PASAT 3 second trial, # correct 51.7 (7.4) 49.8 (8.7) −1.9 (8.3) 46.8 (10.9) 45.4 (12.2) −1.5 (5.8) 
DK Color-Word Interference, seconds 49.8 (9.7) 49.4 (7.0) −0.5 (5.0) 56.2 (12.4) 53.8 (12.5) −2.4 (5.5) 
TEST Fewer complaints (PDQ < 27; N = 11) More complaints (PDQ ≥ 27; N = 11) 
Quiet (M, SDNoisy (M, SDDifference (M, SDQuiet (M, SDNoisy (M, SDDifference (M, SD
CVLT-II, Total Learning, # correct 50.6 (8.6) 47.1 (13.5) −3.5 (10.5) 55.4 (14.3) 51.3 (11.9) −4.1 (5.5) 
SDMT-O, # correct 57.4 (17.2) 58.3 (14.3) 0.9 (6.5) 65.0 (16.1) 59.0 (14.6) −6.0 (7.7)* 
DK Trails Number Letter, seconds 68.0 (31.9) 67.1 (22.4) −0.9 (18.6) 61.7 (20.4) 69.0 (34.2) 7.3 (25.6) 
PASAT 3 second trial, # correct 51.7 (7.4) 49.8 (8.7) −1.9 (8.3) 46.8 (10.9) 45.4 (12.2) −1.5 (5.8) 
DK Color-Word Interference, seconds 49.8 (9.7) 49.4 (7.0) −0.5 (5.0) 56.2 (12.4) 53.8 (12.5) −2.4 (5.5) 

Note: N = 22. Values indicate means (standard deviations). REN = random environmental noise; PDQ = Perceived Deficits Questionnaire; CVLT-II = California Verbal Learning Test, Second Edition; SDMT-O = Symbol Digit Modalities Test - Oral version; DK Trails Number Letter = Delis–Kaplan Executive Function System Trail Making Test - Number Letter Trial; PASAT = Paced Auditory Serial Addition Test, Rao version; DK Color-Word Interference = Delis–Kaplan Executive Function System Color-Word Interference - Inhibition Trial.*p < .01.

Discussion

This study sought to determine whether an environmental manipulation would impact cognitive performance in an MS sample, particularly among those with cognitive complaints. We found that use of an auditory distraction condition—random office noises—affected processing speed in participants with reported cognitive dysfunction. Our results are complementary to earlier work in this area (LaPointe et al., 2005; Patel et al., 2016), and suggest a particular vulnerability to reduced processing speed in MS when distraction is present. It is also interesting to note that examining groups with high or low cognitive complaints was more effective in clarifying effects of distraction on cognition in MS than examining the sample as a whole; only those with more cognitive complaints showed a performance decrement due to distraction.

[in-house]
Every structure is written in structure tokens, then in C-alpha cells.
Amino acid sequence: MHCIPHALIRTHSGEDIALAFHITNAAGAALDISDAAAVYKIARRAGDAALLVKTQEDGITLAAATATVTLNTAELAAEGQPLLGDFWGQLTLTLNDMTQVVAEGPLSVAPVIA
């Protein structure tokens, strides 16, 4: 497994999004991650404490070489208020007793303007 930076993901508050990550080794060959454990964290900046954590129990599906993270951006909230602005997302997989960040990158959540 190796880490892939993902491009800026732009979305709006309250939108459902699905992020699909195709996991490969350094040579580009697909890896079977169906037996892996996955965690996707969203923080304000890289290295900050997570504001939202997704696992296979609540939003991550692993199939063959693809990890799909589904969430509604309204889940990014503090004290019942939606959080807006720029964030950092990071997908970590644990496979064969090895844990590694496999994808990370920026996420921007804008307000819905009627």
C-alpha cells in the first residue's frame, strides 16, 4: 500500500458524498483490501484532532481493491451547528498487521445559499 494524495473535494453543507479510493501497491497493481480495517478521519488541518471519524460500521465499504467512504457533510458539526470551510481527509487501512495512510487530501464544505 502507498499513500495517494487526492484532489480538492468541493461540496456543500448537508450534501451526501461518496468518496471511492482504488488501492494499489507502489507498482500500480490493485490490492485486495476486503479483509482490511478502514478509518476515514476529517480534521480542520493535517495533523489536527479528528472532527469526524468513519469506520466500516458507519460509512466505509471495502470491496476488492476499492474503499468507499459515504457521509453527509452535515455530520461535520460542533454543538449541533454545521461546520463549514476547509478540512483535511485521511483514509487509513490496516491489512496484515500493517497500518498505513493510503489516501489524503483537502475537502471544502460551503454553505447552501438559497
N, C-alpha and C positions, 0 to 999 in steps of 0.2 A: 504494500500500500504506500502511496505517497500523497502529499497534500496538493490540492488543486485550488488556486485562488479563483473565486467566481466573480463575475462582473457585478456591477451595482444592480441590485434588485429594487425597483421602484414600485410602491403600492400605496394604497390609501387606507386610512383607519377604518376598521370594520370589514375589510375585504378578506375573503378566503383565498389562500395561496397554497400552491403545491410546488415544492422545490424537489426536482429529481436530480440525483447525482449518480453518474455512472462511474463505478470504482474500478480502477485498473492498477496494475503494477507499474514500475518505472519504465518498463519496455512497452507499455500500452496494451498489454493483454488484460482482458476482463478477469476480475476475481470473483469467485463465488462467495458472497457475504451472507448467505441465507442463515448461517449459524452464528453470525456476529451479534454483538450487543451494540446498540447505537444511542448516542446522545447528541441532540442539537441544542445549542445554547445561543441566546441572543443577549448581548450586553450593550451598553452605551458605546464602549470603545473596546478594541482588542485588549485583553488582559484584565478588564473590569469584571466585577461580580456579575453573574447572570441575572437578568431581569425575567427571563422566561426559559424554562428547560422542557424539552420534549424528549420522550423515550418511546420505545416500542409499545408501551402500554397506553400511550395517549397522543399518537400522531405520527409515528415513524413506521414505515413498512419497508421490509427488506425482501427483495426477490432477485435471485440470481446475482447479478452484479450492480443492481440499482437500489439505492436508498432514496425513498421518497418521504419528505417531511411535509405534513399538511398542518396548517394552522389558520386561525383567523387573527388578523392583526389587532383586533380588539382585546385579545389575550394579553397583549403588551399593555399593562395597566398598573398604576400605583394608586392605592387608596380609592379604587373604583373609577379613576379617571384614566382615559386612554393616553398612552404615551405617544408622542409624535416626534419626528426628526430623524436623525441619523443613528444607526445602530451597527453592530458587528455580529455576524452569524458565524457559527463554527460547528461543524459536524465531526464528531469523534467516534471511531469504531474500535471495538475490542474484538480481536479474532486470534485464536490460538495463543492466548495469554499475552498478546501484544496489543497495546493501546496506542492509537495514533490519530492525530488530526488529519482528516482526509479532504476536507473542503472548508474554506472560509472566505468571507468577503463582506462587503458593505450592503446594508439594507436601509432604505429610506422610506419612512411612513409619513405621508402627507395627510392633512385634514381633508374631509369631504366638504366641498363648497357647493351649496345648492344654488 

One of the primary interests in pursuing the present line of research was to determine factors that could be incorporated in neuropsychological testing to predict real-world functioning more effectively. While there is some evidence that so-called ecologically valid measures are more predictive of real-world functioning, traditional neuropsychological measures have also been found to be effective in this regard (Higginson, Arnett, & Voss, 2000). Comparing the relative effects of distraction on standard and more recently designed, ecologically valid measures may prove useful in future research. Furthermore, while we found that artificially manipulating the assessment setting can impact cognitive performance, virtual reality technology also has potential in examining performance in environments resembling daily life, including virtual office settings (Matheis et al., 2007). Ultimately, there may be value in examining performance in both quiet and distracting testing environments to determine how cognitive functioning differs across environmental conditions, particularly in those reporting cognitive changes in daily life.

This study examined only one type of auditory distraction. It is possible that considering other distracting noises would have had different effects on cognitive performance; indeed, other forms of auditory distraction, such as overheard cell-phone conversations, have been found to reduce cognitive performance (Emberson, Lupyan, Goldstein, & Spivey, 2010). Familiarity with certain types of sounds may also influence distraction effects. For example, it is possible that individuals accustomed to noisy office environments may not have been as affected by the distracting auditory condition as others. Furthermore, distraction impacting other senses, such as visual distraction, may have negative effects on cognition (Feinstein, Lapshin, & O'Connor, 2012). Future studies could employ both auditory and visual distractions to determine relative effects on cognition. In addition, manipulating the magnitude of distraction (e.g., ambient noise level) may lead to differential distraction effects. In a related vein, some work has found that creativity is positively impacted by moderate versus high noise (Mehta, Zhu, & Cheema, 2012).